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I had a little problem with casting Java long type to Enum type and can't find a solution how to do that.

Here is what I'm using :

public enum DataType {
    IMAGES(1),
    VIDEOS(2);

    private int value;
    private DataType(int i){
        this.value = i;
    }
}

and I need to do something like this:

DataType dataType;
String thiz = "1";
long numb = Long.parseLong(thiz);
dataType = numb;

The error that I get says:

Convert numb to DataType or convert dataType to long.

Second Scenario:

I have this :

static String[] packetType;
String tmp=incomingData.toString(); // where incomingData is byte[]
int lastLoc = 0;
int needsSize = packetFieldSizes[tmpCurrentField-1]; // where packetFieldSizes,tmpCurrentField are integers.
thiz=tmp.substring(lastLoc, needsSize);    

packetType=thiz;  // packetType = thiz copy; where thiz is the same as used above.

I tried to convert thiz to String[] and use valueOf,but

Any suggestions how to get the thinks to work?

Thanks in advance!

share|improve this question
    
You can't have more than about 30K enum values which makes long or even int overkill for what you need. –  Peter Lawrey Aug 29 '11 at 13:14
    
so you recommend me to use int instead of long? –  Android-Droid Aug 29 '11 at 13:18
    
it's unclear what you refer to with "I tried to convert this to String[] and use valueOf". –  maasg Aug 29 '11 at 13:48
    
Also note that String tmp=incomingData.toString(); // where incomingData is byte[] is prone to errors due to encoding mismatch. Use new String(byte[],charsetName) –  maasg Aug 29 '11 at 13:48
    
Sorry,it has to be I tried to convert thiz to String[]. –  Android-Droid Aug 29 '11 at 13:53

5 Answers 5

up vote 11 down vote accepted

Enum already provides a unique integer for each of it's instances. Check out ordinal(). (Note that it's zero-based though.)

If you need to go from a long to a DataType you can do

DataType dataType;
String thiz;
long numb = Long.parseLong(thiz);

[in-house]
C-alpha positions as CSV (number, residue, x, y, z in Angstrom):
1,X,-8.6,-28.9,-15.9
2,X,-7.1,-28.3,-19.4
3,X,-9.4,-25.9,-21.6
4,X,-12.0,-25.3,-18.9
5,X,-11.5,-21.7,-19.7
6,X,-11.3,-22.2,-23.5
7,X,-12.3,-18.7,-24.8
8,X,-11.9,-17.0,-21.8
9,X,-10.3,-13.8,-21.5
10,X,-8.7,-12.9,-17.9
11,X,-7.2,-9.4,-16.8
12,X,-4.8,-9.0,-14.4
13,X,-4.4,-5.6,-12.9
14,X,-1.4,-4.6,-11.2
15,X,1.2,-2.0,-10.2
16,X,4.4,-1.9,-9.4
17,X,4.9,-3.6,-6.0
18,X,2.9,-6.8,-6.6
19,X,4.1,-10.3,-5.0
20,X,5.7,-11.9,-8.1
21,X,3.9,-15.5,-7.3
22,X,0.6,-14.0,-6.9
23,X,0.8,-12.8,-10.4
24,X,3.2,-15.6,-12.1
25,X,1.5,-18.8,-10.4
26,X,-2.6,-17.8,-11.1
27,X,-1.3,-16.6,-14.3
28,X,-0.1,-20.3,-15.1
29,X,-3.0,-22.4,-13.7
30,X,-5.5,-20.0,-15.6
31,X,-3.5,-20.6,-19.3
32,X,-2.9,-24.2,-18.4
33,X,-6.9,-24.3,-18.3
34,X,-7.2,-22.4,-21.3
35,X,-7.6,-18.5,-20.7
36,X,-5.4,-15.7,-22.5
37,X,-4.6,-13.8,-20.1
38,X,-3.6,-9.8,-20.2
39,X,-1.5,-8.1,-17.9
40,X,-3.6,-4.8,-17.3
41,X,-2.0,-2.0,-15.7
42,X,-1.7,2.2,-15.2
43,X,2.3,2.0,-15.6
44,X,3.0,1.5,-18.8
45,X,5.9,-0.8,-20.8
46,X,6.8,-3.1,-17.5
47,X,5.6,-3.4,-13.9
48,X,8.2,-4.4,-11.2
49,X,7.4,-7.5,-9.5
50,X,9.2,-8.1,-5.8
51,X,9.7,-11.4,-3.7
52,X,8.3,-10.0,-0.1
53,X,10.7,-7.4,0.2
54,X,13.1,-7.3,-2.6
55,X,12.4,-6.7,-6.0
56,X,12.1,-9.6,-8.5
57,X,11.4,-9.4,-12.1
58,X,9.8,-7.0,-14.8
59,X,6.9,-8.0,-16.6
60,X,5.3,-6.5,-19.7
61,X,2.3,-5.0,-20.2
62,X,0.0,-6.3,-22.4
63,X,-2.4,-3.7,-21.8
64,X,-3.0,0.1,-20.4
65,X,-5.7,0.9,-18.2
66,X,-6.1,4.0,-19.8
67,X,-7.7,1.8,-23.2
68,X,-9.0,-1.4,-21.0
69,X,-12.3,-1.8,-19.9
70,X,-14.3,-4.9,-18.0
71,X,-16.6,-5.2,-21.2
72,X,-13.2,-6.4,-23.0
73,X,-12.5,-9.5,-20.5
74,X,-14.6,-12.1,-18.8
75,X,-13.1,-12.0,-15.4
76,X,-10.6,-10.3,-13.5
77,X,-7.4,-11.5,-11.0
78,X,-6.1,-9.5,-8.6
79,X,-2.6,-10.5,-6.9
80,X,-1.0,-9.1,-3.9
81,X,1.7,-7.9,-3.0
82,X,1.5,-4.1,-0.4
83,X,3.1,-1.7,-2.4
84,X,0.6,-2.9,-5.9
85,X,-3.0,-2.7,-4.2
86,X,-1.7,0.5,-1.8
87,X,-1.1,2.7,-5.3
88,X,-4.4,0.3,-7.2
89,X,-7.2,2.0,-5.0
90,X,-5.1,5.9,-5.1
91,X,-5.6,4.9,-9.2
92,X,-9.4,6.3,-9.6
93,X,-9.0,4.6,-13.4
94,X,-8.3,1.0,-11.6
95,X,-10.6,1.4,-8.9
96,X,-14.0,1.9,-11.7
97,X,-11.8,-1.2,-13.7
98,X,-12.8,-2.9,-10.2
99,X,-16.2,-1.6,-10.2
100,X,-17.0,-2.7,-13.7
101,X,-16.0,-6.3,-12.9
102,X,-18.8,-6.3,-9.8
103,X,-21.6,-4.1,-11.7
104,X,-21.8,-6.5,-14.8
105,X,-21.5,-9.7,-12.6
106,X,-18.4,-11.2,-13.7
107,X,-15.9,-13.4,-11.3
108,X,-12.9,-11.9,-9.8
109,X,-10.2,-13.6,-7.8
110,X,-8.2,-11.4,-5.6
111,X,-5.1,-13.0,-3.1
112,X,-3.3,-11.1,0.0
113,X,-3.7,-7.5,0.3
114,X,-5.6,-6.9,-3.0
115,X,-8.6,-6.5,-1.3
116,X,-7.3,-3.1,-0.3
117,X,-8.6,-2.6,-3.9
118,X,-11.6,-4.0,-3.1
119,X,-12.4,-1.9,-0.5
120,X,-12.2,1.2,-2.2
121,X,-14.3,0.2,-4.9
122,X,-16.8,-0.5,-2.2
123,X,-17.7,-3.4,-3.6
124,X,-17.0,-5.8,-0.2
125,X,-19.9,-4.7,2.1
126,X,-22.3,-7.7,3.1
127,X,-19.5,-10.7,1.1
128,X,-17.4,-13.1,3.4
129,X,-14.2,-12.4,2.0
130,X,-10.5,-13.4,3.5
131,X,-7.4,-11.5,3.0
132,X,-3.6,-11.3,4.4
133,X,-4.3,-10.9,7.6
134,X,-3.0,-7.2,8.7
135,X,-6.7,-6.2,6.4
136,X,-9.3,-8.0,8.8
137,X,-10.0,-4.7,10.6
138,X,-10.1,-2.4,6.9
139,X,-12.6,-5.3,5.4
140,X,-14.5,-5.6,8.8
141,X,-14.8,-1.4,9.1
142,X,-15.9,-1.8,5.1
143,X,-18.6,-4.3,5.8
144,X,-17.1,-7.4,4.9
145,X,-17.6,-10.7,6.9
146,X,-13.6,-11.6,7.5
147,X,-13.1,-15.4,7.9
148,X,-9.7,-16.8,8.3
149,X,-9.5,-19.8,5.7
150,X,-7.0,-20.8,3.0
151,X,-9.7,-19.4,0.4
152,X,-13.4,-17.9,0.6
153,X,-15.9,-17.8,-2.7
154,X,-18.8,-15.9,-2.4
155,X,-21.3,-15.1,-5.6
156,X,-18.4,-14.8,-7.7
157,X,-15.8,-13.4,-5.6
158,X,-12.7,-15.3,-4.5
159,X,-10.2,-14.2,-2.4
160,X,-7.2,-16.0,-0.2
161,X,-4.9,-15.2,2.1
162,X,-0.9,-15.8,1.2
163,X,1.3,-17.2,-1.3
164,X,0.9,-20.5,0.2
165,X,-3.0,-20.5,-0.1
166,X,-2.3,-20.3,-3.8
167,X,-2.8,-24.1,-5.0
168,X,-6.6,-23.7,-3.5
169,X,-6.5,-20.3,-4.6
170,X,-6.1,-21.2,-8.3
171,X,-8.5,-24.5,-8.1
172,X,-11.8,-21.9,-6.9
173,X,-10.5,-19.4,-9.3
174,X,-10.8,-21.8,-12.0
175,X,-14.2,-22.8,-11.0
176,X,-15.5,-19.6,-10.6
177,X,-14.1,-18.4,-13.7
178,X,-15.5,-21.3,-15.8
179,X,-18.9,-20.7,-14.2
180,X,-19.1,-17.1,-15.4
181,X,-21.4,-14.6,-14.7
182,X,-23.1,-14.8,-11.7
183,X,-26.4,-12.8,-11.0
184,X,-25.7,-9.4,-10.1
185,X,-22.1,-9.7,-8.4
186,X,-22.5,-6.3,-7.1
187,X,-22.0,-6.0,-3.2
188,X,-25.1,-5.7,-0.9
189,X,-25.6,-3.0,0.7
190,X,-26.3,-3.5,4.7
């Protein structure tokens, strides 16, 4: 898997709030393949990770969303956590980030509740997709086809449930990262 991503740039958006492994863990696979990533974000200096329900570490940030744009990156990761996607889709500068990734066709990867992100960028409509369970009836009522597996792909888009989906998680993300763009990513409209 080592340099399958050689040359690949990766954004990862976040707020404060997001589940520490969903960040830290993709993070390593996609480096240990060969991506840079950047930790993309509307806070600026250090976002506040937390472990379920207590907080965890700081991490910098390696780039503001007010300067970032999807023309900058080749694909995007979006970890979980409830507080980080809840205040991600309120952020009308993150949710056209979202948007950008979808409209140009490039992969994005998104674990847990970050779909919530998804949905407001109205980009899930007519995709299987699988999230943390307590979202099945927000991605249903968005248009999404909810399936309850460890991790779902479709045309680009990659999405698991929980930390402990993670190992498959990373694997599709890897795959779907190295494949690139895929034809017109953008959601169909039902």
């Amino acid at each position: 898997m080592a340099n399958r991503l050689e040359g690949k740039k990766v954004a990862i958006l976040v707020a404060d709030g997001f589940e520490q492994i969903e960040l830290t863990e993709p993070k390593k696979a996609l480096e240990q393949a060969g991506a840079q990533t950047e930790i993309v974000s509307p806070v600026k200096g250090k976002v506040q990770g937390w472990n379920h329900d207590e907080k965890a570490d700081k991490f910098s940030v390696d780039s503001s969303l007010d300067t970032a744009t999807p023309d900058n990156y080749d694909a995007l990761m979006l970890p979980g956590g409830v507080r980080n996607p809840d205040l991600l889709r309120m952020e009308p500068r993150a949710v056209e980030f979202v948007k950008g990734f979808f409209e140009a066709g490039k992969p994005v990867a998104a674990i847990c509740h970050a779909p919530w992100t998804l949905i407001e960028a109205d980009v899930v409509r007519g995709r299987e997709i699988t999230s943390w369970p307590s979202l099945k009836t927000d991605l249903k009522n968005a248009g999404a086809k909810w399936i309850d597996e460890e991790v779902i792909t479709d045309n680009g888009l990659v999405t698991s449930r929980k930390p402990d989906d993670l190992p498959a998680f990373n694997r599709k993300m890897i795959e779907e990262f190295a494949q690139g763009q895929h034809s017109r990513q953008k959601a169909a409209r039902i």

dataType = DataType.values()[(int) numb];

A complete list of conversions from and to enum constants, strings and integers can be found in this answer:

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3  
Having your own id for every enum constant is imho a good practise in scenarios where you have this IDs persisted, since ordinal() may change for the same item when you insert new constants in between. –  Fabian Barney Aug 29 '11 at 13:07
    
To get rid of a warning, you should use a cast: DataType.values ()[(int) numb]; and I guess VIDEOS as a result for 1L is unexpected. –  user unknown Aug 29 '11 at 13:10
    
right. I updated the answer regarding the cast. Yes, if one indeed need a 1-indexed sequence, a numb-1 is needed. –  aioobe Aug 29 '11 at 13:20
    
Actually I just updated my answer...can you look at the second scenario. –  Android-Droid Aug 29 '11 at 13:28

If for some reason you need to assign the numbers yourself and thereby can't use aioobe's good solution, you can do something like the following:

public enum DataType {
    IMAGES(1),
    VIDEOS(2);

 private final int value;
 private DataType(int i){
    this.value=i;
 }
 public static DataType getByValue(int i) {
     for(DataType dt : DataType.values()) {
         if(dt.value == i) {
             return dt;
         }
     }
     throw new IllegalArgumentException("no datatype with " + i + " exists");
 }

The static method getByValue() searches for the DataType with the provided number.

share|improve this answer
    
+1, Didn't see this answer. Same idea. –  mre Aug 29 '11 at 13:00
    
I just updated my question.Any ideas how to make it work for second scenario? –  Android-Droid Aug 29 '11 at 13:19

In addition to @aioobe's answer, you could roll your own getInstance method. This would provide more flexibility, since you wouldn't be dependent on the ordinal.

public enum DataType {
    .
    .
    public static final DataType getInstance(final int i){
        for(DataType dt: DataType.values()){
            if(dt.value == i){
                return dt;
            }
        }

        return null;
    }
}
share|improve this answer

Correct answer from aioobe. Maybe some other concerns ?

You could be better of using int instead of long, for the enum index. It could be like :

String indexAsString;
int index = Integer.parseInt(indexAsString)-1;
DataType dataType = DataType.values()[index];

Please note the "-1", as arrays are zero-based while your index is one-based.

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ordinal() will work if the numbers you are passing to the enum are indexes and not some arbitrary code, like resolution or number of chars in a line.

I'd extends the enum with an accesor method for the value, a resolution index and a static method that resolves a number into a Enum value. Here you go...

public enum DataType {
       IMAGES(1),
       VIDEOS(2);
    private int value;

    DataType(int i){
       this.value=i;
    }

    static final Map<Integer,DataType> inverseIndex;
    static {
        inverseIndex = new HashMap<Integer,DataType> ();
        for (DataType dt:DataType.values()) {
            inverseIndex.put(dt.getValue(), dt);
        }   
    }

    public int getValue() {
        return value;
    }

    public static DataType resolve(int number) {
        return inverseIndex.get(number);
    }
}

Note that this solution won't work is your map Enum-value is not bijective, so you may only have distinct values for the enums in your enumType.

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